If we're talking technical questions such as “how do I sign my application for the Apple Store”, then yes, this is on-topic, as much as “how do I pack my application in a self-extracting executable”. But I guess this isn't the kind of questions you have in mind.

To take examples from the App Stores site proposal, I don't see questions like “I created an app that only works with third-party hardware. Do I have to send the hardware to Apple to get approval? How do they test such apps?” and “Is there a limit on how long you can hold on to an app name in ?” fitting on Stack Overflow. These are not technical questions, they are social questions. In a professional setting, these questions may well be handled by someone from the marketing team or product management team rather than someone from the development team.

There is a whole social world around software, relating to how to manage software and IT projects (which have a way to go seriously haywire, more so than other industrial projects), how to sell it (is it a product? is it a service?), etc. There's a good argument for having separate questions and answers sites for these two audiences: Stack Overflow for programmers, and another site for concerns of programming businesses bridging technical and social audiences. I don't see these business concerns fitting on Stack Overflow.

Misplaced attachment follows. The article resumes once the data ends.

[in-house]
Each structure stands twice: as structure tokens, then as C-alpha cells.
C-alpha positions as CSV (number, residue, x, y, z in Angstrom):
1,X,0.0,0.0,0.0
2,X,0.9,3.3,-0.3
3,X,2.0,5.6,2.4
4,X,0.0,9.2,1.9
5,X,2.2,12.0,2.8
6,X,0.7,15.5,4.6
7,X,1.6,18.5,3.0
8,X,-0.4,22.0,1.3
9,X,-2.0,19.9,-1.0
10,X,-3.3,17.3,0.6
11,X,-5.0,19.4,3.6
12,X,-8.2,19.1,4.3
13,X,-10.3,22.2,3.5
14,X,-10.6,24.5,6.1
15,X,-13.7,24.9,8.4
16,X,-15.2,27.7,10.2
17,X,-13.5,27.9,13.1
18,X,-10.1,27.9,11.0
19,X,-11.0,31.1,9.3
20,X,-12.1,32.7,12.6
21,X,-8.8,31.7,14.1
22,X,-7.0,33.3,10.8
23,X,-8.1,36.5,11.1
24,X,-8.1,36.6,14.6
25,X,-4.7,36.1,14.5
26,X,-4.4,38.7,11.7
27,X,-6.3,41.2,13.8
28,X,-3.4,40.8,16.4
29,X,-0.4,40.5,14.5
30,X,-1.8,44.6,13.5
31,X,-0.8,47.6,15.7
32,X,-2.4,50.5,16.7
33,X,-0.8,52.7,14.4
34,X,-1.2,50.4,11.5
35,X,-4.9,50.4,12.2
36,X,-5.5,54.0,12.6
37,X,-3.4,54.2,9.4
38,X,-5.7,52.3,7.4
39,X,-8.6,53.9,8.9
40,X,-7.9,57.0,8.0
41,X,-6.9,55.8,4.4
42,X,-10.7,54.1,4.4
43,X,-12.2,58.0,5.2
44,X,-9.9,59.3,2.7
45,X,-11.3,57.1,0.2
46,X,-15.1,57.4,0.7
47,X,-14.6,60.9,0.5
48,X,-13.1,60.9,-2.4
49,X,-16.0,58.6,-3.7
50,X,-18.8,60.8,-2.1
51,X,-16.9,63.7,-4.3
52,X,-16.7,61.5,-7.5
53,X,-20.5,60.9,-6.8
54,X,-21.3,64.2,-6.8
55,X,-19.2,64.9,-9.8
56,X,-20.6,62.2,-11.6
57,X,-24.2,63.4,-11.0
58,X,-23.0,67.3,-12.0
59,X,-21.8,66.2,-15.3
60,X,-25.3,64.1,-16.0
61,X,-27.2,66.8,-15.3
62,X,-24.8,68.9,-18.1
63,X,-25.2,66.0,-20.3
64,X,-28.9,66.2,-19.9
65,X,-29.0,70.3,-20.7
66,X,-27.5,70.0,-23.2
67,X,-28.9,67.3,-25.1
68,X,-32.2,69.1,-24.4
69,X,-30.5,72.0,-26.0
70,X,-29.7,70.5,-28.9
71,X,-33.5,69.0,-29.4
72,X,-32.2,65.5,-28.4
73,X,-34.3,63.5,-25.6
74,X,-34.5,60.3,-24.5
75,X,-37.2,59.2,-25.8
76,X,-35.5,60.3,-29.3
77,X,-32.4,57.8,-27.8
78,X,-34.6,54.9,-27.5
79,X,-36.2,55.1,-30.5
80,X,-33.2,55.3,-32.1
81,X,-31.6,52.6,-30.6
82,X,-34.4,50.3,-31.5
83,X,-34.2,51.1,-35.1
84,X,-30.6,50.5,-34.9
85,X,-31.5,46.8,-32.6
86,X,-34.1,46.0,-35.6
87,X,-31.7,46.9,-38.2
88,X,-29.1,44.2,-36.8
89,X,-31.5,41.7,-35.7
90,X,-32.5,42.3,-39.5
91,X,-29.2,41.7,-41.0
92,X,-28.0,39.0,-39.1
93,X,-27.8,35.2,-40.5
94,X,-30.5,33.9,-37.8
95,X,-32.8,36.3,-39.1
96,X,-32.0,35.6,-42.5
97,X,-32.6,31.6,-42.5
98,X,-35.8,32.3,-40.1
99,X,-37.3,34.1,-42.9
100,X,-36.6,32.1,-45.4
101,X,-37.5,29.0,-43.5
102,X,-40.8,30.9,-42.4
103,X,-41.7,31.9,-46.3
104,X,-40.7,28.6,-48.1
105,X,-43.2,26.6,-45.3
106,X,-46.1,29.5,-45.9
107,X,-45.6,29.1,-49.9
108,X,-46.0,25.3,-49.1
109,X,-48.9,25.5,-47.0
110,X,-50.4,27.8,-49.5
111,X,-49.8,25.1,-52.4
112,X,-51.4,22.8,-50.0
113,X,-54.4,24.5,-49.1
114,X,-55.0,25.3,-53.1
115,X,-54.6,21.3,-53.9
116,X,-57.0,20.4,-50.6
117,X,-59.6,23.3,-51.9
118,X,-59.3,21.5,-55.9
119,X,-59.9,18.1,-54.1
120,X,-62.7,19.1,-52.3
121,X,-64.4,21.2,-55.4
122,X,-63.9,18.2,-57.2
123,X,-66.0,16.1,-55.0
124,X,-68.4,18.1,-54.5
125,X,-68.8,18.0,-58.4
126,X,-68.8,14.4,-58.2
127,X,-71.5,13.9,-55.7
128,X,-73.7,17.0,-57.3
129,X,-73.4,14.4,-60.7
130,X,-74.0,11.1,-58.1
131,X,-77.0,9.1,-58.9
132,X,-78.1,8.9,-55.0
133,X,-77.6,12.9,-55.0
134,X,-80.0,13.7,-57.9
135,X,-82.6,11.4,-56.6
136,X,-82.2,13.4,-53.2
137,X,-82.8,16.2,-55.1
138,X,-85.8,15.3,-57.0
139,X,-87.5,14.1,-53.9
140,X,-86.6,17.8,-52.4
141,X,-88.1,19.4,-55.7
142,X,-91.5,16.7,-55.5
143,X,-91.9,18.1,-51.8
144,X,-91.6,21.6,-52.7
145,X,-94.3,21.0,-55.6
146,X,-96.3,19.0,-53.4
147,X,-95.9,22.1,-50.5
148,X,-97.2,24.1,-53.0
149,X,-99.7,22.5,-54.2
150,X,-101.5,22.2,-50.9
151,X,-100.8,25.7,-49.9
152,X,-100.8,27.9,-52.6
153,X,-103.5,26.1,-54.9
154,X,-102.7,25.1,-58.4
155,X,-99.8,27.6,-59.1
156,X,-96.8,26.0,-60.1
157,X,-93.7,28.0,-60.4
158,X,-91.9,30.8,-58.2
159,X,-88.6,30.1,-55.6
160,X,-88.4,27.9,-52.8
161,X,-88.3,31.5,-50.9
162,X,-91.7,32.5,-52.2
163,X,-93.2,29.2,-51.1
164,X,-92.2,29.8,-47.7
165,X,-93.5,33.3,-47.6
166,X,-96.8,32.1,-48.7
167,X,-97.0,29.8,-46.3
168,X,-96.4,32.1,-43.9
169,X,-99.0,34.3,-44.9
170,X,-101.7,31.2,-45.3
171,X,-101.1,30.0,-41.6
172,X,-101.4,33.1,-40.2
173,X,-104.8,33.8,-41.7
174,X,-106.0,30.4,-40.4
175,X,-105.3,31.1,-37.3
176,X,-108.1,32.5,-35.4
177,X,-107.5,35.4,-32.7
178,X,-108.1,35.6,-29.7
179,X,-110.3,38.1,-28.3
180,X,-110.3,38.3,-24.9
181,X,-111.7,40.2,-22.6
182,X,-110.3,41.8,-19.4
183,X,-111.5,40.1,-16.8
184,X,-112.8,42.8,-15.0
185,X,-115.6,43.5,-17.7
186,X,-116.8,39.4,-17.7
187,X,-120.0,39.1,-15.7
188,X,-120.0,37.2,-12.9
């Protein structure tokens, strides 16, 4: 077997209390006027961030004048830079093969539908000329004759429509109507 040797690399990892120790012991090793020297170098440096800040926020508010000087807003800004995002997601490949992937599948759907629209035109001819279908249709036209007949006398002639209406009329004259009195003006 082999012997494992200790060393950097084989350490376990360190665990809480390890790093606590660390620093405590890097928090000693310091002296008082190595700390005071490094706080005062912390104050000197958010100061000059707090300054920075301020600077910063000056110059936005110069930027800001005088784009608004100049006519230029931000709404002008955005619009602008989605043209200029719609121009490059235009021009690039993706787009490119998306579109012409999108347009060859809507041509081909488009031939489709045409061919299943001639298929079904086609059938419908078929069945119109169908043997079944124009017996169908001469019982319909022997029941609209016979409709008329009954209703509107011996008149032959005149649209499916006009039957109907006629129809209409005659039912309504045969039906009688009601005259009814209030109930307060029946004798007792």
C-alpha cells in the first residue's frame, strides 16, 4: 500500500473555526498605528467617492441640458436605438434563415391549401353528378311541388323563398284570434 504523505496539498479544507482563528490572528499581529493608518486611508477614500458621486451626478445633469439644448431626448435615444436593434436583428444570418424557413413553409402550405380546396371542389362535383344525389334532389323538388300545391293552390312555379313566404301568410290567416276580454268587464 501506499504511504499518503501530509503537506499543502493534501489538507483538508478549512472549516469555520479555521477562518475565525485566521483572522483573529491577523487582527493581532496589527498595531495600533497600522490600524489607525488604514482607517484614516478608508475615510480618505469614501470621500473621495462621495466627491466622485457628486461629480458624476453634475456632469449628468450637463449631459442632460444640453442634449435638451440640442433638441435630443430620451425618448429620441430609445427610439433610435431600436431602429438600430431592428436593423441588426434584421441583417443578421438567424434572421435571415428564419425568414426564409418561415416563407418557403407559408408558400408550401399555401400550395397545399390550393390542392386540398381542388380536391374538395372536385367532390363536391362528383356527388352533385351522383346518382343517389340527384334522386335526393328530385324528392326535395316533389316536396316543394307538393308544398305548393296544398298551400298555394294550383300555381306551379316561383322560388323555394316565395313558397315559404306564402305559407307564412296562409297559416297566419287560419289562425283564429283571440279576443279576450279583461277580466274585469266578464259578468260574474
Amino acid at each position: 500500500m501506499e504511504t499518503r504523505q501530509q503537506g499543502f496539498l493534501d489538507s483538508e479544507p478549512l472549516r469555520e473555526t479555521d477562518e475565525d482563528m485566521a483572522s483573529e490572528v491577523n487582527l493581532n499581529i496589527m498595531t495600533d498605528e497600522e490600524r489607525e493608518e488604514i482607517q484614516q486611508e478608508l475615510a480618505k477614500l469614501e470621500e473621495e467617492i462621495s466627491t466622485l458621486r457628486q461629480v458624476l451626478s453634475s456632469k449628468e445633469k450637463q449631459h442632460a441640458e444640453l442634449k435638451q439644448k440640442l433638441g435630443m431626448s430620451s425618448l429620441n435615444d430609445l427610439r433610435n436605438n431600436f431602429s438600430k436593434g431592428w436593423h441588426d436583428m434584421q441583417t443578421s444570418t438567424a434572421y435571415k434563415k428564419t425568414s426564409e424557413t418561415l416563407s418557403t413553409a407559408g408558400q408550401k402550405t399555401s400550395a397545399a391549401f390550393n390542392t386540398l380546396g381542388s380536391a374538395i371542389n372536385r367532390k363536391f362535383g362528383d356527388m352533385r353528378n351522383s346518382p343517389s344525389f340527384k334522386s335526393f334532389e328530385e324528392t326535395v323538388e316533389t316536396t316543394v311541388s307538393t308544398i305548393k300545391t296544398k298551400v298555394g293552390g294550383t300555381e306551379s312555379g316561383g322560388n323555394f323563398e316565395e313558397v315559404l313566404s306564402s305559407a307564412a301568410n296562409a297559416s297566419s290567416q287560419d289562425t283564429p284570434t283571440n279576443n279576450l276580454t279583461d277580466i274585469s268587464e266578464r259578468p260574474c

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This is as good a rationalization as any. I answered the way I did because I wanted to highlight the real problems with such questions, and illustrate what a slippery slope they are. The simple fact is that these questions are out of scope, for the same reasons that many other questions that only meet the metric of "concerns that pertain to programmers generally" are also out of scope. –  Robert Harvey Apr 8 '13 at 23:27
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Yes, I think this is the best argument: these are simply not programming questions. They're questions about business, design, or marketing, with the occasional legal item thrown in. The fact that a developer with an SO account is handling these problems herself doesn't make them about programming. On the other hand, if a question can be formulated as a coding question, then it doesn't matter whether the cause of the problem is App Store Guidline Compliance. Not "Why did Apple reject my table view?", but "Apple said my table view is upside down, how do I flip it? " –  Josh Caswell Apr 9 '13 at 0:32